Thalassemia is an autosomal recessive disorder associated with defective synthesis of the α- or β-chain of hemoglobin. For β-thalassemia major patients, therapeutic options are either monthly red cell transfusions and chelation therapy or allogeneic stem cell transplant. Patients undergoing transfusion therapy remain at risk for transmitted infections and iron overload with associated tissue damage. Stem cell transplant is the only curative approach and success is inversely correlated with the degree of iron overload and hepatic damage. Overall outcomes following stem cell transplant with a matched sibling donor are excellent with over 90% of low-risk children becoming transfusion free. Hypertransfusion therapy and aggressive chelation in addition to hydroxyurea, azathioprine and fludarabine is a new approach for high-risk patients to decrease graft rejection by suppressing endogenous erythropoiesis pretransplant. The use of unrelated donors and novel approaches such as gene therapy are under current investigation.
[Show abstract][Hide abstract] ABSTRACT: The erythroid related disorders (ERDs) represent a large group of hematological diseases, which in most cases are attributed either to the deficiency or malfunction of biosynthetic enzymes or oxygen transport proteins. Current treatments for these disorders include histo-compatible erythrocyte transfusions or allogeneic hematopoietic stem cell (HSC) transplantation. Gene therapy delivered via suitable viral vectors or genetically modified HSCs have been under way. Protein Transduction Domain (PTD) technology has allowed the production and intracellular delivery of recombinant therapeutic proteins, bearing Cell Penetrating Peptides (CPPs), into a variety of mammalian cells. Remarkable progress in the field of protein transduction leads to the development of novel protein therapeutics (CPP-mediated PTs) for the treatment of monogenetic and/or metabolic disorders. The "concept" developed in this paper is the intracellular protein delivery made possible via the PTD technology as a novel therapeutic intervention for treatment of ERDs. This can be achieved via four stages including: (i) the production of genetically engineered human CPP-mediated PT of interest, since the corresponding native protein either is missing or is mutated in the erythroid progenitor cell (ErPCs) or mature erythrocytes of patients; (ii) isolation of target cells from the peripheral blood of the selected patients; (iii) ex vivo transduction of cells with the CPP-mediated PT of interest; and (iv) re-administration of the successfully transduced cells back into the same patients.
[Show abstract][Hide abstract] ABSTRACT: Class 3 thalassemia patients with high risk features for adverse events after high-dose chemotherapy with Hematopoietic stem cell transplantation (HSCT) are difficult to treat, they either suffer serious toxicity or fail to establish a stable graft function. We transplanted 18 such patients with an age > 7 years and hepatomegaly utilizing a novel approach with pharmacologic immunoablation followed by a myeloablative, reduced toxicity conditioning regimen (Fludarabine-IV Busulfan; "Flu-IV Bu") and HSCT. Median age was 14 years (range 10-18). Prior to the Flu-IV Bu+ATG conditioning regimen, all patients received one to two cycles of immunosuppressive pharmacotherapy with Flu and dexamethasone (Dex). Thirteen patients received related- and 5 unrelated donor-grafts. An initial prompt engraftment of donor cells with full donor chimerism was observed in all 18 patients but 2 patients developed secondary mixed chimerism that necessitated withdrawal of immunosuppression to achieve full donor chimerism. Two patients (11%) had acute grade III-IV GvHD and 5 patients had limited chronic GvHD. The only treatment-related mortality was from infection, and with a median follow-up of 42 months (range, 4-75), the 5-year of overall and thalassemia free survival are 89%. We conclude that this novel sequential immunoablative pretransplant conditioning program proved safe and effective for high risk Class 3 thalassemia patients exhibiting additional co-morbidities.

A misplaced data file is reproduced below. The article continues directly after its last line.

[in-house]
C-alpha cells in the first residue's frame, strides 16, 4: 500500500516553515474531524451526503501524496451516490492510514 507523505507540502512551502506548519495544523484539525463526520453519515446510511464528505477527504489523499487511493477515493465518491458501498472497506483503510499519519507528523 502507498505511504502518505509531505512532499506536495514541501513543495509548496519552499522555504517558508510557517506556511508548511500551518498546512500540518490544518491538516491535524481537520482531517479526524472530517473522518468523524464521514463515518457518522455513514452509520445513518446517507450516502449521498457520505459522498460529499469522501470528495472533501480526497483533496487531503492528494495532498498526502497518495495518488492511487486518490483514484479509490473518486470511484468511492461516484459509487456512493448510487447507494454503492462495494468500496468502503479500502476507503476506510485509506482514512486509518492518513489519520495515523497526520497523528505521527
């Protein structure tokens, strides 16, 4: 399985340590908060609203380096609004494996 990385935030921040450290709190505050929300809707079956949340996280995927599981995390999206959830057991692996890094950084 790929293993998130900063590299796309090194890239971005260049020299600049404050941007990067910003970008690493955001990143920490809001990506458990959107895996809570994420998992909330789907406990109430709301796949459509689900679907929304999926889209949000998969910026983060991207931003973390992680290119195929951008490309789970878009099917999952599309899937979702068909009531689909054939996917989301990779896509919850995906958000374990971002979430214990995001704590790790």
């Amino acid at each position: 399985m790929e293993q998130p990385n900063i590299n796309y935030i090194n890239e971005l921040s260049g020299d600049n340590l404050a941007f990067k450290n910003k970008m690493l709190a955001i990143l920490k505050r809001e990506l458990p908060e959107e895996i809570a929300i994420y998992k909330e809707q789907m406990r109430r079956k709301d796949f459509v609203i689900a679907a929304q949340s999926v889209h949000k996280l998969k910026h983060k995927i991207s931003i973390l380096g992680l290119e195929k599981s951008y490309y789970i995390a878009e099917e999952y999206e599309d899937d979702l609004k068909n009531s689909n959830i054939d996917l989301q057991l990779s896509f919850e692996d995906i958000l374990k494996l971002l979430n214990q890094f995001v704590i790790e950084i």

Biology of blood and marrow transplantation: journal of the American Society for Blood and Marrow Transplantation 05/2013; 19(8). DOI:10.1016/j.bbmt.2013.04.023 · 3.40 Impact Factor
[Show abstract][Hide abstract] ABSTRACT: Cardiac hemochromatosis or primary iron-overload cardiomyopathy is an important and potentially preventable cause of heart failure. This is initially characterized by diastolic dysfunction and arrhythmias and in later stages by dilated cardiomyopathy. Diagnosis of iron overload is established by elevated transferrin saturation (>55%) and elevated serum ferritin (>300 ng/mL). Genetic testing for mutations in the HFE (high iron) gene and other proteins, such as hemojuvelin, transferrin receptor, and ferroportin, should be performed if secondary causes of iron overload are ruled out. Patients should undergo comprehensive 2D and Doppler echocardiography to evaluate their systolic and diastolic function. Newer modalities like strain imaging and speckle-tracking echocardiography hold promise for earlier detection of cardiac involvement. Cardiac magnetic resonance imaging with measurement of T2* relaxation times can help quantify myocardial iron overload. In addition to its value in diagnosis of cardiac iron overload, response to iron reduction therapy can be assessed by serial imaging. Therapeutic phlebotomy and iron chelation are the cornerstones of therapy. The average survival is less than a year in untreated patients with severe cardiac impairment. However, if treated early and aggressively, the survival rate approaches that of the regular heart failure population.
Cardiology in review 03/2014; 22(2):56-68. DOI:10.1097/CRD.0b013e3182a67805 · 2.41 Impact Factor
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